From Academic Dissertations to World Literature: Highlights from 'Defining a Nation: The Literature of Early America'
The literature of Early America is a window which gives us a view into major events and everyday minutiae of the time that helped shape the United States into what it is today. In its earliest stages, most colonists were still heavily influenced by the works of English writers. However, just as America began to seek its independence, so, too, did its art. Leaning on such themes as self-sufficiency, nationhood, exploration, and religion, America surged forward. The newly released digital collection, Defining a Nation: The Literature of Early America (1645-1819) charts that shift from British colony to a new nation.
Many of the earliest ghost stories that kept Americans up at night stemmed from some of the same themes that produced religious and moral literature. These ghost stories are shaped by their regional landscapes and are woven into the fabric of the nation. One such example being, The Fakenham Ghost, by Robert Bloomfield, a British poet who would often choose rural English settings for his writing and whose tale of a young woman pursued by a ghost while walking home one evening, only to discover that it was instead a lost ass, was originally published in 1802. It was reprinted by Johnson & Warner in Philadelphia, ca. 1810.
Other early stories were influenced by social change and cultural fears. With the Haitian Revolution still fresh in the minds of many Americans, the Black Vampyre: A Legend of St. Domingo—written under the pseudonym of Uriah Derick D’Arcy—is published in 1819. It is credited with not only being the first vampire story written by an American, but also the first comedic vampire tale and the first tale featuring a black vampire. It has also been recently dubbed by Andrew Barger, as “the first short story that advocates emancipation of the Negroes’…fourteen years before Lydia Child published An Appeal in Favor of The Class of Americans Called African, which is widely considered the first anti-slavery book.”
With expansion to the West, America soon developed its own folk tales and heroes. One such hero was the explorer and pioneer, Daniel Boone, who became famous for his exploration of Kentucky at a time when it was still considered wilderness. Boone later became a militia officer during the Revolutionary War and a politician. Much of the mythos that surrounded his life can be found in stories published about his many adventures, including an autobiography that was printed by John Trumbull in Norwich, Connecticut in 1786.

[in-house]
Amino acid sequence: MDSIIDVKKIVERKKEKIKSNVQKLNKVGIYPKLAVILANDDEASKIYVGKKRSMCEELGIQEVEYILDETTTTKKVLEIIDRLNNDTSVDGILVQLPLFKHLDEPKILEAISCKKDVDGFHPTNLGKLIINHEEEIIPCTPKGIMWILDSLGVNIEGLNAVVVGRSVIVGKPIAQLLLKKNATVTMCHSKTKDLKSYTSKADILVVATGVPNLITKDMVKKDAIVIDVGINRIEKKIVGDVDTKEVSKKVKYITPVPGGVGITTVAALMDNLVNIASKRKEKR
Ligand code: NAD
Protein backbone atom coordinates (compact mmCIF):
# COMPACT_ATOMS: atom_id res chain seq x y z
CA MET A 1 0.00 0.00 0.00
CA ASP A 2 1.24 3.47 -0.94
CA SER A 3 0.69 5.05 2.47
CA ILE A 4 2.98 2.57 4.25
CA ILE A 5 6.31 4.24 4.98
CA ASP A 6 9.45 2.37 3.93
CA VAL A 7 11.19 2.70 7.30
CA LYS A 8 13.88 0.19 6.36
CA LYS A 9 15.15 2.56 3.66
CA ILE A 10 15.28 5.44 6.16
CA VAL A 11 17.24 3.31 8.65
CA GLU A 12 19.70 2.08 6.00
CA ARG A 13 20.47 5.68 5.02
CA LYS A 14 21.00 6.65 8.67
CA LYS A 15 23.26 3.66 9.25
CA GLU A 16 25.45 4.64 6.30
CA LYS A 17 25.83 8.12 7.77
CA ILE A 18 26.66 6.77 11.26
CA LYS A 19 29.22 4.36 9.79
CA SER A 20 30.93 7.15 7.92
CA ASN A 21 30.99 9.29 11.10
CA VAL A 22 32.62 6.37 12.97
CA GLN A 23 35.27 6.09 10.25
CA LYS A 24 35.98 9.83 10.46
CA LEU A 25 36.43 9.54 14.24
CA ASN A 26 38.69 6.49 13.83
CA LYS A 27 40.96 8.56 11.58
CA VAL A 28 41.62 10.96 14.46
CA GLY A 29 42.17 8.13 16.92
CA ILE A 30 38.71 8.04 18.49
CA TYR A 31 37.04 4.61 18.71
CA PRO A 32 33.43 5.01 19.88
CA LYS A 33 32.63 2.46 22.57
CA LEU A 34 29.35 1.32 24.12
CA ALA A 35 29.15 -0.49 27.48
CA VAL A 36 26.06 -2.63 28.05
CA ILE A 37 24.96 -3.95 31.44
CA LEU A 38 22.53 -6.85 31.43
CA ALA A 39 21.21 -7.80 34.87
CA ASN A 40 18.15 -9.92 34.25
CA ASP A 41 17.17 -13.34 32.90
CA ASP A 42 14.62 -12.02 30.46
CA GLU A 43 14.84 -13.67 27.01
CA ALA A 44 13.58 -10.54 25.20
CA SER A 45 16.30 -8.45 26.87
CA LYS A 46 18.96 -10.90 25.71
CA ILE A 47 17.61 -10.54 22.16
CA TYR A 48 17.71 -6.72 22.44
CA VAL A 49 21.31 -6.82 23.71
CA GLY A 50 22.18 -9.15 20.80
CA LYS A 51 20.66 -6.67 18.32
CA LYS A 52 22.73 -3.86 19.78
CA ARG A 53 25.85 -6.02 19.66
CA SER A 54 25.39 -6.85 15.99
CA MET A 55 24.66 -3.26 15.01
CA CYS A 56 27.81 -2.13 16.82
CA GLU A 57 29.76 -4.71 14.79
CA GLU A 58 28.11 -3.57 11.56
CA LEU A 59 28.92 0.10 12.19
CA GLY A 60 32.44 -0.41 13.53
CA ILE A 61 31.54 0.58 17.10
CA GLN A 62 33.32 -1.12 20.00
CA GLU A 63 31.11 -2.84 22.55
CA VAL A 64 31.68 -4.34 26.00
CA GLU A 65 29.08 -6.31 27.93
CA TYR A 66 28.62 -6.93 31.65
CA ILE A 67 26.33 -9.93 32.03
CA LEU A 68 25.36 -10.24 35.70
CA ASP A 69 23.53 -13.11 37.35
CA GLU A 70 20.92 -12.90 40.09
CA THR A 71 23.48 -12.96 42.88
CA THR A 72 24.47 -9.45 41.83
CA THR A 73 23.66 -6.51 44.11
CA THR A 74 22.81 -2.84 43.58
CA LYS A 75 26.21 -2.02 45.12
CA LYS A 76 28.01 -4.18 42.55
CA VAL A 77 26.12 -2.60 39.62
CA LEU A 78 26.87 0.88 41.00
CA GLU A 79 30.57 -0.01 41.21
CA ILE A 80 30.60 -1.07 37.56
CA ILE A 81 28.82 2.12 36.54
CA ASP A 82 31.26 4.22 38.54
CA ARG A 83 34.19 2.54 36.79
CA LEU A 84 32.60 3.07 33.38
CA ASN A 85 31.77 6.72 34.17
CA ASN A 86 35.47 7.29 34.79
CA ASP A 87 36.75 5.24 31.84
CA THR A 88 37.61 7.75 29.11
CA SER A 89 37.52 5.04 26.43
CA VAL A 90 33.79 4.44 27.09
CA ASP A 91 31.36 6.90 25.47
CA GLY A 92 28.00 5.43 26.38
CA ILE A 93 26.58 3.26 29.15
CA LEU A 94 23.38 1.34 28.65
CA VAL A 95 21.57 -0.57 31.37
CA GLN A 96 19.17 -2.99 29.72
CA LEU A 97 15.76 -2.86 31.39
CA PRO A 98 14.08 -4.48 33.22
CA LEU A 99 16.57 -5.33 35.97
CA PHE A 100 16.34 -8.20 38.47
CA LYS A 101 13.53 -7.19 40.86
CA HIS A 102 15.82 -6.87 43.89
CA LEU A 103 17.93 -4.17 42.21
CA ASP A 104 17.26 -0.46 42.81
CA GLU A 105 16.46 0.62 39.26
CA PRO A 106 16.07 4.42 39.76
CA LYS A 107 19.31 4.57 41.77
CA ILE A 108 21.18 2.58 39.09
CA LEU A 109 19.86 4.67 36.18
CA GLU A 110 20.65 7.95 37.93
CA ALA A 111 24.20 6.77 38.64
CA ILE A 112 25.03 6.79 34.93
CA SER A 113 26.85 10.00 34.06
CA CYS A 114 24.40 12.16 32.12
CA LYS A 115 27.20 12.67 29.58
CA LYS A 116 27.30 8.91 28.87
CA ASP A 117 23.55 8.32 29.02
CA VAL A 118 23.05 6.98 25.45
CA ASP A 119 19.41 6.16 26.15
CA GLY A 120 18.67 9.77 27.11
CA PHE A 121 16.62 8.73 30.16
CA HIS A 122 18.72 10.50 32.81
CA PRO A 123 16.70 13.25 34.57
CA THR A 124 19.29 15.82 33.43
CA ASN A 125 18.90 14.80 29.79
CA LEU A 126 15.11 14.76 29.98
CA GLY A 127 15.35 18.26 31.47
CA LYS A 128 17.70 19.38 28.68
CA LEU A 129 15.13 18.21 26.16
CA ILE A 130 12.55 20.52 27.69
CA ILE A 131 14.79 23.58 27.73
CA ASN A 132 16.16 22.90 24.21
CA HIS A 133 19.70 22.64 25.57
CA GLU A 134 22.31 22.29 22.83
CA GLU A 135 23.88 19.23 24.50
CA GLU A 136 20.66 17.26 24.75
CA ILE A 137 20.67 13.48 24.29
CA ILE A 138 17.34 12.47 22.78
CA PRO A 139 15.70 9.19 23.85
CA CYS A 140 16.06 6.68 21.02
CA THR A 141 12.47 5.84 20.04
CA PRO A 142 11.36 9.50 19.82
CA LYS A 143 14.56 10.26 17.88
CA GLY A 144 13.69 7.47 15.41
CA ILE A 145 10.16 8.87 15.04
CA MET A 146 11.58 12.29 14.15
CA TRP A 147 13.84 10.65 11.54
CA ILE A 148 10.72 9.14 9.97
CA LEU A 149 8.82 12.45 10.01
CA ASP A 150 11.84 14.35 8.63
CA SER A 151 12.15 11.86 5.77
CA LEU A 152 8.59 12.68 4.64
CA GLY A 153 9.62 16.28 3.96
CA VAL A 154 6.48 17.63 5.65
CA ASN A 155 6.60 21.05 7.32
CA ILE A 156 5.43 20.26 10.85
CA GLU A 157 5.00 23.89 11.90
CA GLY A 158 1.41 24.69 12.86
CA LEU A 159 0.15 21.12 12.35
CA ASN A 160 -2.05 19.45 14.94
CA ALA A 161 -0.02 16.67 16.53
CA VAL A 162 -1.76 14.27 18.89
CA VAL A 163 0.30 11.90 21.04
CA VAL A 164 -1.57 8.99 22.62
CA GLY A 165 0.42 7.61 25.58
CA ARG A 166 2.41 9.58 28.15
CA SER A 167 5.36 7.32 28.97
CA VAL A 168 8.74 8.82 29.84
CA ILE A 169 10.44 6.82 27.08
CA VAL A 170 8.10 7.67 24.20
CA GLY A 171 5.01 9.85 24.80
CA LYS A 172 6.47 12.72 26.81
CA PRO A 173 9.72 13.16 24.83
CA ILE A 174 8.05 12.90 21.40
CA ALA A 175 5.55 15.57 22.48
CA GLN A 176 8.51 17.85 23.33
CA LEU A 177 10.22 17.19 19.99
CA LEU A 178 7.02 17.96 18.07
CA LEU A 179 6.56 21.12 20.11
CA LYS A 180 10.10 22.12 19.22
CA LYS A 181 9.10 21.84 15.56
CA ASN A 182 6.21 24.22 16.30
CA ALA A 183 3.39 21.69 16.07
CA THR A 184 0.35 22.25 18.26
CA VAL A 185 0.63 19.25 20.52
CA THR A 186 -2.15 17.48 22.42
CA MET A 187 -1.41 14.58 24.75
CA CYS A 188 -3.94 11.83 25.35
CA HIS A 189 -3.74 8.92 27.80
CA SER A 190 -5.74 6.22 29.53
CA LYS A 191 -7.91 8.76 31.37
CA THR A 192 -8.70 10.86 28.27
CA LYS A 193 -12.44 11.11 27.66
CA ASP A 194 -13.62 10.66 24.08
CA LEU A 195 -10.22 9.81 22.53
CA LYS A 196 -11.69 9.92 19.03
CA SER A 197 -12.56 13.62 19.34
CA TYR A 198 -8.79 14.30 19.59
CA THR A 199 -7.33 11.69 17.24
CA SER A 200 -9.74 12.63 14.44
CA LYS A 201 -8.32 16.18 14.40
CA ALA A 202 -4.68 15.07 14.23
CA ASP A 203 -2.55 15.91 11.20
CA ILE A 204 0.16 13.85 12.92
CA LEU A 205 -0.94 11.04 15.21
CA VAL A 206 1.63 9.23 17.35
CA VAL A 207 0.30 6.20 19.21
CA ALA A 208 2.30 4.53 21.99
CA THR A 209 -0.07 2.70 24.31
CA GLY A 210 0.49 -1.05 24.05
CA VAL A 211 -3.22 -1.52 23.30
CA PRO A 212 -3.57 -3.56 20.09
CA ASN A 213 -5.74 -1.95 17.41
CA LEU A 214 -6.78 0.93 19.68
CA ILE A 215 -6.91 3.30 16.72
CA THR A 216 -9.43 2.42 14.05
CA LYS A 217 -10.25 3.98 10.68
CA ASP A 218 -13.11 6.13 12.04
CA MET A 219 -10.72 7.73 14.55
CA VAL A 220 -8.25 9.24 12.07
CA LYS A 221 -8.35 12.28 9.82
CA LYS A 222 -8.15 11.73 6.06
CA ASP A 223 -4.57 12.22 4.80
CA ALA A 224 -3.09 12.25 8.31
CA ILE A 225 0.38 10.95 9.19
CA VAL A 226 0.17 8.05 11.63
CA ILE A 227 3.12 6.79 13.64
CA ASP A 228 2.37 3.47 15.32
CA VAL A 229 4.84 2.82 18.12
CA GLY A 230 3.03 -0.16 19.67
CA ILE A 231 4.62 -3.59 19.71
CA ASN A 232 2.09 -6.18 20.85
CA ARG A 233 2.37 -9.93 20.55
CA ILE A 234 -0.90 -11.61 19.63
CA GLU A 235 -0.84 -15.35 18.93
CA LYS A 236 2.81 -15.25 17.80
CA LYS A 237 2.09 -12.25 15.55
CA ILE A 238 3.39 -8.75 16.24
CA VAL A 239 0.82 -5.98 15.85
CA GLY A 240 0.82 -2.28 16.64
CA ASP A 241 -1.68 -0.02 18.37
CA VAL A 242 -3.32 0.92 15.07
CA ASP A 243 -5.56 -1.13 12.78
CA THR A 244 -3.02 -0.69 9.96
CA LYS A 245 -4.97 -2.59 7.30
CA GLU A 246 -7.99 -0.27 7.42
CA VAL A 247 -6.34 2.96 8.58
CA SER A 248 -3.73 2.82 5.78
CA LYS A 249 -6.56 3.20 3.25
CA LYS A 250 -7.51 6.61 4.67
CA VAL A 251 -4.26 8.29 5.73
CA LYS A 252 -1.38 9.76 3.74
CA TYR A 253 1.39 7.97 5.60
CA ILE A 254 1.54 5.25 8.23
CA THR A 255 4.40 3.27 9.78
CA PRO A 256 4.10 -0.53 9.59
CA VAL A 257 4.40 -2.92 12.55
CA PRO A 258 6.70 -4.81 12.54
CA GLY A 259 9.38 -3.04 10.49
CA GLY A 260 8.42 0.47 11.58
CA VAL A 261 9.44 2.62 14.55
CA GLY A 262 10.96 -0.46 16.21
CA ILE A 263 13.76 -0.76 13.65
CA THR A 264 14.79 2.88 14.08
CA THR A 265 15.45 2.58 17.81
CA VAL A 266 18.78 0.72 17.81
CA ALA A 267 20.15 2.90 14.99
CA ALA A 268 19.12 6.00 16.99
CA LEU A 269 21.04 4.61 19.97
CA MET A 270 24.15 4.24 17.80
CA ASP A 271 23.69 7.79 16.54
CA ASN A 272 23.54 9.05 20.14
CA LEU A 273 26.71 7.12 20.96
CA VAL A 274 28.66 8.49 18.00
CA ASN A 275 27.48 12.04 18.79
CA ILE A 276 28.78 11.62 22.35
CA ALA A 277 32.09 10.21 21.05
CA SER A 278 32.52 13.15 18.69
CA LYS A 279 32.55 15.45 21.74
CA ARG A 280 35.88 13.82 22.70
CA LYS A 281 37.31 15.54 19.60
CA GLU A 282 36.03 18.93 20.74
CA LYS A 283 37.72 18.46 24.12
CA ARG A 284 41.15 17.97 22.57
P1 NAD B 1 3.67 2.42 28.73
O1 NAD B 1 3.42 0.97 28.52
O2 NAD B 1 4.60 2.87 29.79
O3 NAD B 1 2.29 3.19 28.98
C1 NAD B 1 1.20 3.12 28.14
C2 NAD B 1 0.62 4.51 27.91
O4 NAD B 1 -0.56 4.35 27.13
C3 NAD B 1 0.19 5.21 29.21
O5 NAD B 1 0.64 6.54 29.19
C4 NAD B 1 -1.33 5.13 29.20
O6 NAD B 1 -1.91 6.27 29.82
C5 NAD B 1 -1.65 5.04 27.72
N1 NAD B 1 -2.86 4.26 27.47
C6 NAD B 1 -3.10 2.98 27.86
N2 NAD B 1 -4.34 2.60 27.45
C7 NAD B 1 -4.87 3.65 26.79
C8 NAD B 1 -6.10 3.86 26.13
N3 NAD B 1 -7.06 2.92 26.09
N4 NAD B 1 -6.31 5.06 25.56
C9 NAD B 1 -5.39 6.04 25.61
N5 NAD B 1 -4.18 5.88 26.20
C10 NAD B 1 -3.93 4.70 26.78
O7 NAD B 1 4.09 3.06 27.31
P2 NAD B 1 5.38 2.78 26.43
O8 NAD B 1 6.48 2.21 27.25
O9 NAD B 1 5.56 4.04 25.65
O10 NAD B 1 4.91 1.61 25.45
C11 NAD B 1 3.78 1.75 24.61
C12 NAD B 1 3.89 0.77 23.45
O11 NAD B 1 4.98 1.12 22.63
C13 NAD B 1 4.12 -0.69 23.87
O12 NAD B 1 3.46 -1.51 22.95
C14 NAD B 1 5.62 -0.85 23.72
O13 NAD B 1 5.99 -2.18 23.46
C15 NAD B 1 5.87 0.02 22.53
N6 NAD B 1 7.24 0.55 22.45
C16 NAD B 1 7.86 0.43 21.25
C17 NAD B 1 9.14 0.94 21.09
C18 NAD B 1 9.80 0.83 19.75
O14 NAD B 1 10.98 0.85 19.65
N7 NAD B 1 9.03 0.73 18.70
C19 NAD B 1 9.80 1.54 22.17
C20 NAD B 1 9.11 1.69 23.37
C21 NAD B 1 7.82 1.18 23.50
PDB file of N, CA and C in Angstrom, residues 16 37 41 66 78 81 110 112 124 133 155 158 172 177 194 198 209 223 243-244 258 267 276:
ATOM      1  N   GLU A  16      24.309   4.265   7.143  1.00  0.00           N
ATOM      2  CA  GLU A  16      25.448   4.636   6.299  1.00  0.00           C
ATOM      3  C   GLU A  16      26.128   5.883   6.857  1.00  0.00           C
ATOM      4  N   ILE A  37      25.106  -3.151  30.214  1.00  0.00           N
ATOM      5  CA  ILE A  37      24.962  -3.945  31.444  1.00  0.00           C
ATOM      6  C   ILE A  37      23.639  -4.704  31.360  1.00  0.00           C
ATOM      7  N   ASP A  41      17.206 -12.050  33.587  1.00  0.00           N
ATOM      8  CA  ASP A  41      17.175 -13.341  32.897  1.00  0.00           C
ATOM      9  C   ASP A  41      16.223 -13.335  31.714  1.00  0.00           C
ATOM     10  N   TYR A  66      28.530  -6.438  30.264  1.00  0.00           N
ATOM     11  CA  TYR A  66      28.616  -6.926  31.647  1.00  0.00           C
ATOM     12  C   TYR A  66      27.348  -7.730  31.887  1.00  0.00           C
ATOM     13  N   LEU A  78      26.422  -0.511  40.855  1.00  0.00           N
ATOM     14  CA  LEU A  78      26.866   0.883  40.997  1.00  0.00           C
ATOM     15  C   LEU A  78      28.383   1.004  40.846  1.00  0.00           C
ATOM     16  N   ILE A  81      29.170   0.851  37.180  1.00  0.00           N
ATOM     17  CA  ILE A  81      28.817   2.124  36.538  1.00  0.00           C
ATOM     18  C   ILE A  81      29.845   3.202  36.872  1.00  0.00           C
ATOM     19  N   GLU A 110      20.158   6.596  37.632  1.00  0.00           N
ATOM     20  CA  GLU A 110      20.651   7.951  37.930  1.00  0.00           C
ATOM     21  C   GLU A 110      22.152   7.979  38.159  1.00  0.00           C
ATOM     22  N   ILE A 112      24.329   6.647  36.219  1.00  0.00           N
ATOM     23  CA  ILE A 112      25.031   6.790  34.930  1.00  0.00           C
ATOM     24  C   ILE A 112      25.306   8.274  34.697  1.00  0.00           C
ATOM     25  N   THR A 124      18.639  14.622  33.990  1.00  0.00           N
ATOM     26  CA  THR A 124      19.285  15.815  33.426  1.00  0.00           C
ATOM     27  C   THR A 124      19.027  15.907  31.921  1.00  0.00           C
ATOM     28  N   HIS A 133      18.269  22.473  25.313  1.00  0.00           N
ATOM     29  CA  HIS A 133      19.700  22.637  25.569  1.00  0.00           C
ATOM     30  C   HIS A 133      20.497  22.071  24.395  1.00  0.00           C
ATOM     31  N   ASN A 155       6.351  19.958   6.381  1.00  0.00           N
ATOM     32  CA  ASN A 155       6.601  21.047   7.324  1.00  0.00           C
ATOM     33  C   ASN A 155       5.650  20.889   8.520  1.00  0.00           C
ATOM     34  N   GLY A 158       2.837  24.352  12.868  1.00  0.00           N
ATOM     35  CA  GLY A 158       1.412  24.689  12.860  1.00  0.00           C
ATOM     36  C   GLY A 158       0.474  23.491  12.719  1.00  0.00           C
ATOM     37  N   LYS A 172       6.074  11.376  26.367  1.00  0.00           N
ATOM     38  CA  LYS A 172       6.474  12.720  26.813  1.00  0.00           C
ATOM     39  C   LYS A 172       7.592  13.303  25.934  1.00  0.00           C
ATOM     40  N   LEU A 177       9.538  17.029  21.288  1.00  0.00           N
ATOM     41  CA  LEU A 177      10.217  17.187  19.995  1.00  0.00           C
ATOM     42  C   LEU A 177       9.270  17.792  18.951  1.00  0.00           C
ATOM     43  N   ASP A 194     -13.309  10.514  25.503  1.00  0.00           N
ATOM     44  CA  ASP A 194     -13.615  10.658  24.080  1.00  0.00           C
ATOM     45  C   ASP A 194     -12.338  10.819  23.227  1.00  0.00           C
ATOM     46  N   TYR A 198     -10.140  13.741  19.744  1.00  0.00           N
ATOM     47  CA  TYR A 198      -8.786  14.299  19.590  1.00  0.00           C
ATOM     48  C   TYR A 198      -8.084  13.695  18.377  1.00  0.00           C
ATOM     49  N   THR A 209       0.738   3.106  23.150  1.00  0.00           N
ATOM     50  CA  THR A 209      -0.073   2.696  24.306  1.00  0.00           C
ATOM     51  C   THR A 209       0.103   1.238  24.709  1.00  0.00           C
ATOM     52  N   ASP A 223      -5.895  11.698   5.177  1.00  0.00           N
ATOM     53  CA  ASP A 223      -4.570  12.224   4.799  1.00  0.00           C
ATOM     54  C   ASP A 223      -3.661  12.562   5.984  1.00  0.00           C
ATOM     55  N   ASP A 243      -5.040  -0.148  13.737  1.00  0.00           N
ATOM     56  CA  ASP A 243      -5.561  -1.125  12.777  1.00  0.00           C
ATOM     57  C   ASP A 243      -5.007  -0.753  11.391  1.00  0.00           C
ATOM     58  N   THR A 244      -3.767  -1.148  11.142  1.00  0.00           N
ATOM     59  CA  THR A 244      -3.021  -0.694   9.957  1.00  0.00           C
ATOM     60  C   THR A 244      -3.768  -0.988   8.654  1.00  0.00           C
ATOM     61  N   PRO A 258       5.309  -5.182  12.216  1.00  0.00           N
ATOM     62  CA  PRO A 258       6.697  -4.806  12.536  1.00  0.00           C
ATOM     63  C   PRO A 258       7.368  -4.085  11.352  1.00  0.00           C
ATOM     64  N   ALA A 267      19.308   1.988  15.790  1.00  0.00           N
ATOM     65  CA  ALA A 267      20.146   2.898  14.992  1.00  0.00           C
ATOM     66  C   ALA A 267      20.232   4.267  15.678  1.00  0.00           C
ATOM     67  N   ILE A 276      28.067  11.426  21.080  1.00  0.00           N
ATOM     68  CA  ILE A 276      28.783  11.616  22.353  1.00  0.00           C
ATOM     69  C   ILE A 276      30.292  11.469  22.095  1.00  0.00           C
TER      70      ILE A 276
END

In it he describes, in poetic detail, what Kentucky had once looked like, stating,
I had gained the summit of the commanding ridge, and looking round with astonishing delight, beheld the ample plains and beauteous tracts below. On one hand I surveyed the famous Ohio rolling in silent dignity and marking the western bounds of Kentucke [sic] with inconceivable grandeur. At a vast distance I beheld the mountains lift their venerable brows and penetrate the clouds. All things were still.
Tucked amongst traditional literary works are those of everyday life, including personal diaries and cookbooks. In Colonial America, cookbooks, indeed most books, were imported from Britain. In 1804 an anonymous author who called herself An American Lady, published New American Cookery, or Female Companion which was “Peculiarly Adapted to the American Mode of Cooking.”
While the recipes in this book may have been as clear and easy to follow as the author promised, contemporary cooks may not find them wholly satisfactory. Here is the way “To alamode a Round of Beef.”
To a 14 or 16lb. round of beef, put one ounce salt petre, 48 hours after stuff it with the following: one and an half pound beef, half a pound salt pork, two pound grated bread, chop all fine and rub in half pound butter, salt, pepper, and cayenne, summer savory, thyme; lay it on scewers [sic] in a large pot, over 3 pints hot water (which it must occasionally be supplied with) the steam of which in 4 or 5 hours will render the round tender if over a moderate fire; when tender, take away the gravy and thicken with flour and butter, and boil—brown the round with butter and flour, adding ketchup and wine to your taste.
Other recipes are unlikely to appeal to contemporary tastes. Tongue pie was made, of course, with the tongue of an ox or cow which has been larded by laboriously threading fat through the organ. To that was added “1 pound apple, one-third of a pound of butter, one-third pound of sugar, one quarter of a pound of butter, one pint wine, one pound of raisins, or currants (or half of each) half ounce cinnamon and mace – bake in paste No. 1, in proportion to size.
Containing over 6,000 primary source documents—from academic dissertations to world literature--that influenced early American readers, The Literature of Early America has topics for every level of researcher or student.
Visit the Readex Defining a Nation: The Literature of Early America page for more information about making this collection available at your institution.